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Milton Keynes to trial driverless pod cars

Business secretary Vince Cable has announced that the government is to invest £1.5 million in a UK driverless car trial.

The project will use driverless “pods” to ferry passengers around designated pathways in Milton Keynes city centre.

According to plans an initial batch of 20 driver-operated pods that will be able to carry two passengers will enter service in 2015. These will be followed in 2017 by 100 fully autonomous pods that will run on pathways alongside pedestrian areas.

The UK government has unveiled plans for a pod car trial

According to a spokesman, the vehicles will be able to travel at up to 12mph and will be armed with sensors that will enable them to detect and respond to obstacles.

The news follows yesterday’s announcement that the new Advanced Propulsion Centre is to invest £75 million in low carbon automotive technologies.

Business Secretary Vince Cable said: ‘Driverless cars are another invention that has the potential to generate the kind of high-skilled jobs we want Britain to be famous for,’ said Cable. ‘The car industry has gone from strength to strength… But we must look at the long-term challenges and opportunities to ensure the sector continues to succeed and grow.


Initial collaborators on the project are engineering consultancy firm Arup, Transport Systems Catapult, The Automotive Council, and Cambridge and Oxford Universities. 

Initial illustrations show a two-wheeled vehicle that looks remarkably similar to General Motors’ EN-V concept car but there has been no announcement on whether the system will use new technology or an existing vehicle. Another potential candidate could be the autonomous pod cars developed by Bristol firmUltra Global PRT, which have been in operation at Heathrow Terminal 5 for a number of years.   

Readers' comments (6)

  • On the surface this scheme is a vanity project and does not seem to offer value for money. Software systems for driverless cars already exists, and the pods are unlikely to contribute towards reducing congestion

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  • Driverless cars running on designated tracks are not the big issue. The auto industry is working on autonomous vehicle control systems. Think of the supportive systems a jumbo jet pilot has in the aotopilot. There will be a driver - his is the vehicle pilot. He may not even have a passenger. The realistic first target is to produce a "crash-proof" car. The aoto-driver systems will take most of the driving desisions under the supervision of the drver. Some of the tasks are already dealt with in cars now on sale. The main components are all being developed now and a standard world architecture is under development.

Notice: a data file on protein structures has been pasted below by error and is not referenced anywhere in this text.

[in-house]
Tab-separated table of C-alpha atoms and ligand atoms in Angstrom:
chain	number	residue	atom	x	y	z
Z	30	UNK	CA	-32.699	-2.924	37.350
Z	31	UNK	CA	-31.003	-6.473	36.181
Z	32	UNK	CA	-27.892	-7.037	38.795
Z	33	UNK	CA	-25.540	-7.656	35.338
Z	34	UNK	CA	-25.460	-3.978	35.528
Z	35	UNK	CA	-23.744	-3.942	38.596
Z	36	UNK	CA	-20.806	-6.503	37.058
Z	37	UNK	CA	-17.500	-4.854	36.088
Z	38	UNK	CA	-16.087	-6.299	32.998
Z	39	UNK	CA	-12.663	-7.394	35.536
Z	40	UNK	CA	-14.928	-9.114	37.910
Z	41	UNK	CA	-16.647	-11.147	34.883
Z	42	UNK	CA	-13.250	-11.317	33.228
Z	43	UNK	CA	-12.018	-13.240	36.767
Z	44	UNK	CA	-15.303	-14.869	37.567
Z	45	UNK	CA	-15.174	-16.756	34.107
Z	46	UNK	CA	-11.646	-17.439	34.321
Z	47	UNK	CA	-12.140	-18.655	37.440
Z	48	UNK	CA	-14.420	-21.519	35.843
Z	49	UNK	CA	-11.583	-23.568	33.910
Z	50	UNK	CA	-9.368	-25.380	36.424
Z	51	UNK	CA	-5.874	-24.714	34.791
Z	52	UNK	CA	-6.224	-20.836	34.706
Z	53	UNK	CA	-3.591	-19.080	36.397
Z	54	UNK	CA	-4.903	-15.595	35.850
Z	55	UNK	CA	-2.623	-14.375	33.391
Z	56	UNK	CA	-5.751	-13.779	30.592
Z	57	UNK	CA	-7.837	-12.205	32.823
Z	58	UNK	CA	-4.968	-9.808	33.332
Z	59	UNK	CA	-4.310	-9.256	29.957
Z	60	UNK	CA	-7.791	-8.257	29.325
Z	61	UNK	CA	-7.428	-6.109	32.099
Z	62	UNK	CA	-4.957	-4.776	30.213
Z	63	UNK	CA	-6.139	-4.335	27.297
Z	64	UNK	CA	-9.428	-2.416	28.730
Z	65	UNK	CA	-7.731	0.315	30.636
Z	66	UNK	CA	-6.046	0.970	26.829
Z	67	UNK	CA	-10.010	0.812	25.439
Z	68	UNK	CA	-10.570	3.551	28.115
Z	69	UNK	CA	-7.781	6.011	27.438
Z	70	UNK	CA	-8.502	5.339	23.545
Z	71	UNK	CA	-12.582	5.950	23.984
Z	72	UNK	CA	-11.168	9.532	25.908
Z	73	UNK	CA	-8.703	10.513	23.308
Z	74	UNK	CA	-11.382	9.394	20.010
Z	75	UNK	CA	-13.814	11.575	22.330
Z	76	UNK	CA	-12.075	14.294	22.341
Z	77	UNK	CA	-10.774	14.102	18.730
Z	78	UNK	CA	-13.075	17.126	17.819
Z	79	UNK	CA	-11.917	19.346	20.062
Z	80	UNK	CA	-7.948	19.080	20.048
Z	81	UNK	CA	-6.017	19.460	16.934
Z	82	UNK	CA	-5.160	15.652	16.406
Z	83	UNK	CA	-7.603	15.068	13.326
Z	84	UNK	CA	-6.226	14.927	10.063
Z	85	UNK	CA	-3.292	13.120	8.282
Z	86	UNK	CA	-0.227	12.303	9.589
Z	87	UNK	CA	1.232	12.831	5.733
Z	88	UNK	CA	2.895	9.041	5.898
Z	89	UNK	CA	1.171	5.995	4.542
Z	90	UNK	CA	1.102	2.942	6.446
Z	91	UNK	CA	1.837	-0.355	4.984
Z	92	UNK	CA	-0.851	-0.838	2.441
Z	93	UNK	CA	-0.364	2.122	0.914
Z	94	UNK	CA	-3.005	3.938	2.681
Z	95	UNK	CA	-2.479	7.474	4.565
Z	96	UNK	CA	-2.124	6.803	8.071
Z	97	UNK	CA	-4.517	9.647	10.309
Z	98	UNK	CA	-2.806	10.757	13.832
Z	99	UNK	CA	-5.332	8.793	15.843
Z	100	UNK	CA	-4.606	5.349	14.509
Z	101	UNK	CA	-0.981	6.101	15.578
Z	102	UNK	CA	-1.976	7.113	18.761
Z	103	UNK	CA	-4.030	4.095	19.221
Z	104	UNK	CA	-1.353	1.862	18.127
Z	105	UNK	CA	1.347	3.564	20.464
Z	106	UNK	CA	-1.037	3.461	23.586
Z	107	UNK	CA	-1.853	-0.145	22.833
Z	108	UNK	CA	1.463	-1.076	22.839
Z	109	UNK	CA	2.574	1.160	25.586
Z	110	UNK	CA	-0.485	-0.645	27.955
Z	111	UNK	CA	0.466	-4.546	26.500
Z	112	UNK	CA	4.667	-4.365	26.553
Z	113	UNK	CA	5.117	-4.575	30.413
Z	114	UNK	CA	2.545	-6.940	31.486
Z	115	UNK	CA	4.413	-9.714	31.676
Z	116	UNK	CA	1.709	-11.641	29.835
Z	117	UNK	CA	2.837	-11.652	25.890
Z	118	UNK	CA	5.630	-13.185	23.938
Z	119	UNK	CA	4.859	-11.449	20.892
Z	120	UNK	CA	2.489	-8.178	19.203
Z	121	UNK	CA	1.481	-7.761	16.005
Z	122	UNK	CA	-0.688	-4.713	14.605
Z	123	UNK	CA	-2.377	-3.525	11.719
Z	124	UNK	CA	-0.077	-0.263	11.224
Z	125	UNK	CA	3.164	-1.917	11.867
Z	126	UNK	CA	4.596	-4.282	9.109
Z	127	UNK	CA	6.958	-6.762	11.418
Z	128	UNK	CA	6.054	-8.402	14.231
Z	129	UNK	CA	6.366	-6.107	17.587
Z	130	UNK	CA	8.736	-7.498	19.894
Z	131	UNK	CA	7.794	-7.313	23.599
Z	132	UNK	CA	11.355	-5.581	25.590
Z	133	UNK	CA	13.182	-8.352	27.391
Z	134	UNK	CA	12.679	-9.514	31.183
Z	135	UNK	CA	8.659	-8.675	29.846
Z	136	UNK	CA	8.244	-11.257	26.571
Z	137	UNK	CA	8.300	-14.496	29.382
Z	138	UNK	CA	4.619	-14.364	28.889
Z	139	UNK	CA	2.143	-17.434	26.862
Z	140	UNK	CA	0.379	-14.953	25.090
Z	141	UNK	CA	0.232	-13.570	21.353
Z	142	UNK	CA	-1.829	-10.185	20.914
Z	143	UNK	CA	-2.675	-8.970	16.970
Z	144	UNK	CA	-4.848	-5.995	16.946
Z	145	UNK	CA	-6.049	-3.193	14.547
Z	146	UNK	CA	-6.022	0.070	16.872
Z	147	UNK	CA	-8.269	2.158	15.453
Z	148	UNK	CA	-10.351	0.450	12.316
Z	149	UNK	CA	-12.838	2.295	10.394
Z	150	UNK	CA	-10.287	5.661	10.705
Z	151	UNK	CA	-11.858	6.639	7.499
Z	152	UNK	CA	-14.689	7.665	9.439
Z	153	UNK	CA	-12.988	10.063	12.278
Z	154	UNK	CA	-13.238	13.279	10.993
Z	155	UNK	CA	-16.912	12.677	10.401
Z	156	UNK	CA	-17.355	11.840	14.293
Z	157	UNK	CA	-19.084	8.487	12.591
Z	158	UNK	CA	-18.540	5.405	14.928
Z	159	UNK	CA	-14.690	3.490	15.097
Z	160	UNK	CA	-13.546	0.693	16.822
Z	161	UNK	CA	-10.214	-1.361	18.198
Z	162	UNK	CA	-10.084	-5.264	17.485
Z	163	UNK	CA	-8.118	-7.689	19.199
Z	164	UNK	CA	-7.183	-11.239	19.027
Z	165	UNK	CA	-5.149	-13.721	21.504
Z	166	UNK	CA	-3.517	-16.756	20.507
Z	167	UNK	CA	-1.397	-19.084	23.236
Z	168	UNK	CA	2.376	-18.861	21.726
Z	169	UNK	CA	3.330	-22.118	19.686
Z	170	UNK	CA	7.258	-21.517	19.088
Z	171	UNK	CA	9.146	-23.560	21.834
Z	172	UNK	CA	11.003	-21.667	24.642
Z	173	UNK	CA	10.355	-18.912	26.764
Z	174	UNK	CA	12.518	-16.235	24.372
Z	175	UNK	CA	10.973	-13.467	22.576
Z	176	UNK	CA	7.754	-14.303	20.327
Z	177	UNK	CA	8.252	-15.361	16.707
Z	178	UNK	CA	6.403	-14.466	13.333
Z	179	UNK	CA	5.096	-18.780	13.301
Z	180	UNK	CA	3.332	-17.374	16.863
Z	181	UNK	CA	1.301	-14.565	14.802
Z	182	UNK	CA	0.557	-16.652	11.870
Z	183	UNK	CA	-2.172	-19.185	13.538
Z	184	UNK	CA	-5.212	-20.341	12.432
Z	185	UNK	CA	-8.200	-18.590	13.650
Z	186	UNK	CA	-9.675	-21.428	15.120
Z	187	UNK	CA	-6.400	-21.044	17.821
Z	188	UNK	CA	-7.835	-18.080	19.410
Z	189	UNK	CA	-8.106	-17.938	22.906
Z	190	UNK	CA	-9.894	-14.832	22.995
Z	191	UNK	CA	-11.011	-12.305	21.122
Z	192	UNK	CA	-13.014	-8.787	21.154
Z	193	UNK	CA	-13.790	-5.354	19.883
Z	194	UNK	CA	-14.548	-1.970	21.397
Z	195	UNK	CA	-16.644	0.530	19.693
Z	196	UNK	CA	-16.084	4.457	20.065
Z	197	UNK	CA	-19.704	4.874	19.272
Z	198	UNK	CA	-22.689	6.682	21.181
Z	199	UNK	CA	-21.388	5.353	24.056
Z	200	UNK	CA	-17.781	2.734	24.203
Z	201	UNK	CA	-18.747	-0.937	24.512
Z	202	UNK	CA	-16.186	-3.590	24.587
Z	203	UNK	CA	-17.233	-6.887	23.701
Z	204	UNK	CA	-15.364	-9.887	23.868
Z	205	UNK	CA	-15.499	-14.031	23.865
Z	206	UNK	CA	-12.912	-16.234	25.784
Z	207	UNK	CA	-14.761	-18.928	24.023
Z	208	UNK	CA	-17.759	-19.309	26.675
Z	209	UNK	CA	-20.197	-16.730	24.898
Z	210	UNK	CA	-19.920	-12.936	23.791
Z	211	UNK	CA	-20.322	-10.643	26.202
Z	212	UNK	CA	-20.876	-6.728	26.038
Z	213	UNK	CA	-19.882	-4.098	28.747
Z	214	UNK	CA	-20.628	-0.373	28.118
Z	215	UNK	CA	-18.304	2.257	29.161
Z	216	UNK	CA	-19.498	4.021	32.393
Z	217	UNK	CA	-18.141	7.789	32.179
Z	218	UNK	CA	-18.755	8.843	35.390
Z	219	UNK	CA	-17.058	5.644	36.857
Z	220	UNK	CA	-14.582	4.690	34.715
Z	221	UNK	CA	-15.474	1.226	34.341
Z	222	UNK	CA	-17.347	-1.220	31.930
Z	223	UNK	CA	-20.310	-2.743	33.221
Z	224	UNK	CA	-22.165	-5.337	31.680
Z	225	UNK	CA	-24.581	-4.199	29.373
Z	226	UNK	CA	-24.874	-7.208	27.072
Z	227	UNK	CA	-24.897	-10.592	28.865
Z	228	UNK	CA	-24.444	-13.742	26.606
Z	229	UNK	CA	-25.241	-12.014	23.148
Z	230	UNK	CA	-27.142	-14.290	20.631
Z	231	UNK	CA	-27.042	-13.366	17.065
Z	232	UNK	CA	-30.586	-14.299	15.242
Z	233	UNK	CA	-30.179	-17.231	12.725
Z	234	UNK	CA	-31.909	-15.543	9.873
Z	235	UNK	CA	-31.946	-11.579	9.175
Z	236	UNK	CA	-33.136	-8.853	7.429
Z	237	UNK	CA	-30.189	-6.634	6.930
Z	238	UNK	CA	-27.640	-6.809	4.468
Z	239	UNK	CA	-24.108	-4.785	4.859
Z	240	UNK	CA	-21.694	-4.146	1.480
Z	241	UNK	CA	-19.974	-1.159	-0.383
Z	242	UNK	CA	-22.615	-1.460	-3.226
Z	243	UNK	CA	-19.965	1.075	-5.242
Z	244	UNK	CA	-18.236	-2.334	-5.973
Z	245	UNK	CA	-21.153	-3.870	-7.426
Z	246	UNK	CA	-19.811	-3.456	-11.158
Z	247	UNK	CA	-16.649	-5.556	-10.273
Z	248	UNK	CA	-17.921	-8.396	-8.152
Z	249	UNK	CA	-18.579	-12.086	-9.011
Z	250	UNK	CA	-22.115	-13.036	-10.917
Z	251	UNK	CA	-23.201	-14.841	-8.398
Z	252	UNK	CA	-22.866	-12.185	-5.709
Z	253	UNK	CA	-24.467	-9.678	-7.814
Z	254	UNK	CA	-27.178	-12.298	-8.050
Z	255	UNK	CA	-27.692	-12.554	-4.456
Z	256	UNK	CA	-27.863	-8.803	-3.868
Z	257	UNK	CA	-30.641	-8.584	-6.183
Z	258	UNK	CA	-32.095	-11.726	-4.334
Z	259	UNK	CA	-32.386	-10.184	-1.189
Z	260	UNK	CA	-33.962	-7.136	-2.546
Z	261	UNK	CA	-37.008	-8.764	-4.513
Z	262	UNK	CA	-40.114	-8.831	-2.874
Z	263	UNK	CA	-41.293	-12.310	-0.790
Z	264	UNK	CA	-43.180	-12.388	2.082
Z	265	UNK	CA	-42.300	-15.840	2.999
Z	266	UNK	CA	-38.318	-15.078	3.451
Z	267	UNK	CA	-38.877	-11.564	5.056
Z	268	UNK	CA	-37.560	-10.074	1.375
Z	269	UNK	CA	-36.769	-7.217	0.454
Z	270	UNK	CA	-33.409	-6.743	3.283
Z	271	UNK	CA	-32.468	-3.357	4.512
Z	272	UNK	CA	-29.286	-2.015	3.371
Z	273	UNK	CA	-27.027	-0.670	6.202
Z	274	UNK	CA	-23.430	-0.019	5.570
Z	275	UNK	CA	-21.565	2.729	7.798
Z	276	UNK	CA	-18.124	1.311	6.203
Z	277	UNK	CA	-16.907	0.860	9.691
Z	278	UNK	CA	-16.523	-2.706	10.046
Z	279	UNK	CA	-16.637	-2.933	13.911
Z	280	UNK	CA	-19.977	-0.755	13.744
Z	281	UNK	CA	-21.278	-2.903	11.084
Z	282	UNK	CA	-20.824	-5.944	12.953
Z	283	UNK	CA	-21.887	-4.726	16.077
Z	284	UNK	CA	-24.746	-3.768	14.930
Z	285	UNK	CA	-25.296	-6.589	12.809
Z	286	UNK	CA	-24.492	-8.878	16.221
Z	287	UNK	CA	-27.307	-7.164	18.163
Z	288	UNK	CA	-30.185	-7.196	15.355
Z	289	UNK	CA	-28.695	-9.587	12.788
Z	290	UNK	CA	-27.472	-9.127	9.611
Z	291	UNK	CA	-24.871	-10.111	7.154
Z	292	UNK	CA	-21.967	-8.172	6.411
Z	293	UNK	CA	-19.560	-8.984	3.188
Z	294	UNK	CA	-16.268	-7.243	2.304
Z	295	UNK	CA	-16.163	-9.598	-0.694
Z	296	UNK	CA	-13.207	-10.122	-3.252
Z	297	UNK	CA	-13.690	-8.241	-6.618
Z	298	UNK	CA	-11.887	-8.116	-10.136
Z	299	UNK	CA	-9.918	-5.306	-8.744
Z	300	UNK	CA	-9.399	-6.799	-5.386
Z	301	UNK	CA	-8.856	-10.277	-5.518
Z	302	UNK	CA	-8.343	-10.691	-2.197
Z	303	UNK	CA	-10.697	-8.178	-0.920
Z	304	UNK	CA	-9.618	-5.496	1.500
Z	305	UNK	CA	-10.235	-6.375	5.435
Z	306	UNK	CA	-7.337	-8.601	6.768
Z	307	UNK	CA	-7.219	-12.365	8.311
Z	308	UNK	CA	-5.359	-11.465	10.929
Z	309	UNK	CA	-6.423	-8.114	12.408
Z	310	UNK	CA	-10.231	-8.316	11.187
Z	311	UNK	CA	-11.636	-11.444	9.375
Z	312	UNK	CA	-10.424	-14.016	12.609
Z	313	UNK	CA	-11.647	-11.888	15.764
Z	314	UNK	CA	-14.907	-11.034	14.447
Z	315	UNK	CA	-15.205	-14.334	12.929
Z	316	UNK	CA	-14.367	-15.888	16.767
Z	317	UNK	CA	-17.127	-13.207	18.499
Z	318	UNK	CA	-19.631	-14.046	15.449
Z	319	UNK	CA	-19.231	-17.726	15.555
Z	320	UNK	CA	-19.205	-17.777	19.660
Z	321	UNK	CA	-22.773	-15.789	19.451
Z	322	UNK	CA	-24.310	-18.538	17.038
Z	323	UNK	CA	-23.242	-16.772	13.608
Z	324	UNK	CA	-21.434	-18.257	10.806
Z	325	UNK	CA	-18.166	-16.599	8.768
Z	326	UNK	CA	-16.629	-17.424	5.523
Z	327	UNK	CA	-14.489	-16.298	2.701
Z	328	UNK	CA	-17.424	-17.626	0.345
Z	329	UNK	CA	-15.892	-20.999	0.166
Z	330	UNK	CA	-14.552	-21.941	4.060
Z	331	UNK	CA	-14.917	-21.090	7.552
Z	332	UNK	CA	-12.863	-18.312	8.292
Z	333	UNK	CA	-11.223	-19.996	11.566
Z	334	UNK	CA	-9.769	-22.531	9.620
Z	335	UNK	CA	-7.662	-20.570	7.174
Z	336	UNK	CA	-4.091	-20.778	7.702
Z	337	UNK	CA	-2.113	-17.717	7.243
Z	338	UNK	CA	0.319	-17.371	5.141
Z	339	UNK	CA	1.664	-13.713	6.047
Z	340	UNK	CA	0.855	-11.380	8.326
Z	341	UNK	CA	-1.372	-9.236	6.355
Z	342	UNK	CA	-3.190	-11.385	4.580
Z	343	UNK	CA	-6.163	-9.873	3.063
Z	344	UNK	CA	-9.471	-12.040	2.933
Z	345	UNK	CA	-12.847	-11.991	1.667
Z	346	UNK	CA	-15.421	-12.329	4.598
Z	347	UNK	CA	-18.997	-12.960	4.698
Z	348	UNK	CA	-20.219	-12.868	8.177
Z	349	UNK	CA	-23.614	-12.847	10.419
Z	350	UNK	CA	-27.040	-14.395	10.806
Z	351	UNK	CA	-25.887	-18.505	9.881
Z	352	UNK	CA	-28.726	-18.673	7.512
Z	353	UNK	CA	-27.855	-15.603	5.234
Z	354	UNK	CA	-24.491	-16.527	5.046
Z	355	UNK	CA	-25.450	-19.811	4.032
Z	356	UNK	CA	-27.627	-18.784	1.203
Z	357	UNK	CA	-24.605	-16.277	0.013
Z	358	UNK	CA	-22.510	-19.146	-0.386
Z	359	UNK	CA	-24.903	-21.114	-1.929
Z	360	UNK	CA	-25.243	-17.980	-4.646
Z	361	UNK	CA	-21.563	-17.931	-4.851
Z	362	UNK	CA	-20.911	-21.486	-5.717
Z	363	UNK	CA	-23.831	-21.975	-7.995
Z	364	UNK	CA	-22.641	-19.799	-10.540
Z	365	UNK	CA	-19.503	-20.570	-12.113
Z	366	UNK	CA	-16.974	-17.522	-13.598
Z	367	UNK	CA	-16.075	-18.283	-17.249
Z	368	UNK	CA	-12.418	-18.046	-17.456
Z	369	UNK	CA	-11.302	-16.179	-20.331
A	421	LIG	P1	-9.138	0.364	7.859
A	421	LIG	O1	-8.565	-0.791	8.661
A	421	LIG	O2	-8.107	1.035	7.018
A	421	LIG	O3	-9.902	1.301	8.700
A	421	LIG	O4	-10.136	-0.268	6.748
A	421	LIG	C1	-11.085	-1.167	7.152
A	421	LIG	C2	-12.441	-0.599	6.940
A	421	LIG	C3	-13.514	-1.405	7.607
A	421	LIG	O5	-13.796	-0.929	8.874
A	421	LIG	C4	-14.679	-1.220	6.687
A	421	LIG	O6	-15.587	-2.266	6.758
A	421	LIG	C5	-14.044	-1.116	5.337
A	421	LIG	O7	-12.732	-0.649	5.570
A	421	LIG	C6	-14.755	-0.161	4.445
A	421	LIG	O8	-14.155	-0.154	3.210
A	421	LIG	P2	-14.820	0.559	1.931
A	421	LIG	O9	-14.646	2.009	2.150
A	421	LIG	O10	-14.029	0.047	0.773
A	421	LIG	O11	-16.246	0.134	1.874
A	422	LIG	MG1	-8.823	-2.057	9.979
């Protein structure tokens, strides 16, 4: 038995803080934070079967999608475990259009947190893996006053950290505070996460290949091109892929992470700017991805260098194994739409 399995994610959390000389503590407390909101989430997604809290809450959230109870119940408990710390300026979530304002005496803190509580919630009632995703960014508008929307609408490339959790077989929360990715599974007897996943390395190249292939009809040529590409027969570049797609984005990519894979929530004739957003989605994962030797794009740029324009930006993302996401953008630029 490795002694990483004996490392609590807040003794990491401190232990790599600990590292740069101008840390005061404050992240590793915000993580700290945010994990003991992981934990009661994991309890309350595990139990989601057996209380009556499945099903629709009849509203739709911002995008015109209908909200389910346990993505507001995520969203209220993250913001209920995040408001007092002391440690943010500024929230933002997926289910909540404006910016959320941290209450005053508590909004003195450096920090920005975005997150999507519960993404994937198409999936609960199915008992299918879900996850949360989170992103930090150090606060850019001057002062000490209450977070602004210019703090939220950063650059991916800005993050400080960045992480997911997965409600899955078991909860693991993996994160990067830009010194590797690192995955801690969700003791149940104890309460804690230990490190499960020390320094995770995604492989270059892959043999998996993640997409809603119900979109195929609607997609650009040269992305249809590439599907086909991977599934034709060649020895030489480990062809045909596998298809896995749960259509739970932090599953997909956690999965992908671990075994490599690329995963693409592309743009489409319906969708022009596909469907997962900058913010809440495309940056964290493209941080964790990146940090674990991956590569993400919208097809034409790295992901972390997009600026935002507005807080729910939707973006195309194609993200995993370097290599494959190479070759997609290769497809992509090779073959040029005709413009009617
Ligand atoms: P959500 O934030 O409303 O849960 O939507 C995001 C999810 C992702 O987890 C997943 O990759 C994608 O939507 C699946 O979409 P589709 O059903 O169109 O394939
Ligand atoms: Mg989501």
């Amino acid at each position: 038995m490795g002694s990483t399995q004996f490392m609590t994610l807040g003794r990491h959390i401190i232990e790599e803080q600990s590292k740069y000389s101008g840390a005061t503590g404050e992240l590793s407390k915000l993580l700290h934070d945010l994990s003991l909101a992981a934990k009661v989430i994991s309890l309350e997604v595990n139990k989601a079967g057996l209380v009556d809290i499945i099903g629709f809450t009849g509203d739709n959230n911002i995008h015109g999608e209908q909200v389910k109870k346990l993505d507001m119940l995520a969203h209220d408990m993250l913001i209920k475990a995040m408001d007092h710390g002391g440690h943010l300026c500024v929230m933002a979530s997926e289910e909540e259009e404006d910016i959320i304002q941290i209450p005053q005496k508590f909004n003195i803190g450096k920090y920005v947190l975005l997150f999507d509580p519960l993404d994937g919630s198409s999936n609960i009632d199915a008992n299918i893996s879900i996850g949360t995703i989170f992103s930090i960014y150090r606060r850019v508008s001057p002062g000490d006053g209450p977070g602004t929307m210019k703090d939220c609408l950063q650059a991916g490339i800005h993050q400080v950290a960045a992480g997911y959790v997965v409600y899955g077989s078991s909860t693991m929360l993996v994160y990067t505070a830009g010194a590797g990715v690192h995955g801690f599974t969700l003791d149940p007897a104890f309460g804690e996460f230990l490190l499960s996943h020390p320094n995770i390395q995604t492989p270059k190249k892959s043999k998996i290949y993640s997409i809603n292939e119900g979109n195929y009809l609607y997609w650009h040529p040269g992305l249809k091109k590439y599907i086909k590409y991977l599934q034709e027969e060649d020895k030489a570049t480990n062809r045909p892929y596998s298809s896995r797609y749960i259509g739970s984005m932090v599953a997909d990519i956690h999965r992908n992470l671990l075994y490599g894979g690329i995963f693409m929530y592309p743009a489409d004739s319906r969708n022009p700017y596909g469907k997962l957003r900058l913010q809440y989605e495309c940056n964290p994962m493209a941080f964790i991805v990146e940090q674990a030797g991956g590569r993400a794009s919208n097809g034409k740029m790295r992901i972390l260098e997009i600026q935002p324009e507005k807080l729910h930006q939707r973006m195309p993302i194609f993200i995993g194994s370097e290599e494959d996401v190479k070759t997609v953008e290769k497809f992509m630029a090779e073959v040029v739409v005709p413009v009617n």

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  • I live in Milton Keynes and can see how this project could be effectively utilized. There are a number of problems that will need to be addressed before implementation which should include:- Security of the designated vehicle movement areas. Also prevention of malicious sabotage to path surfaces with foreign bodies, glass, stones, tree debris etc. As the vehicles will be driver less detection and avoidance of minute obstructions that could damage tyres could be a major problem. Items dropped from above as the paths dip under roadways would be a source of great amusement to the idiots among the population. These points are bound to be addressed but they should not be ignored as any risk of these sorts could stop the project in its tracks.

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  • It's reinventing the wheel. Driver plus 2 passengers powered by electric motor has been perfected. The T.27is the world’s most efficient electric car. Designed by Gordon Murray Design Limited, it also has an incredibly efficient and low energy manufacturing process. The outer skin can be altered to a distinctive Milton Keynes image. Self steering / autopilot could easily be adapted. Foam based puncture proof tyres could help with Trevor Bests rightful concerns. Class leading ride, grip & comfort with low manufacturing cost. The practical operating experience of the guided busway in Cambridge would be a useful “guide”

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  • As we say in our report, the specific technology has not yet been announced but there are a number of possible candidate vehicles around potentially including - as you suggest - Gordon Murray's T27

  • I hope that EMC and Interoperability are taken seriously. MK is electrically noisy. Would Vince Cable resign if someone is killed or seriously injured by one of these, I doubt it.

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  • Really excited to see this project come to fruition. I'm registered as partially sighted and so cannot drive. I have just moved to MK to work as a Graduate Structural Engineer and have found that MK is really designed for people who can drive. The pods would provide a good alternative way to get around the city.

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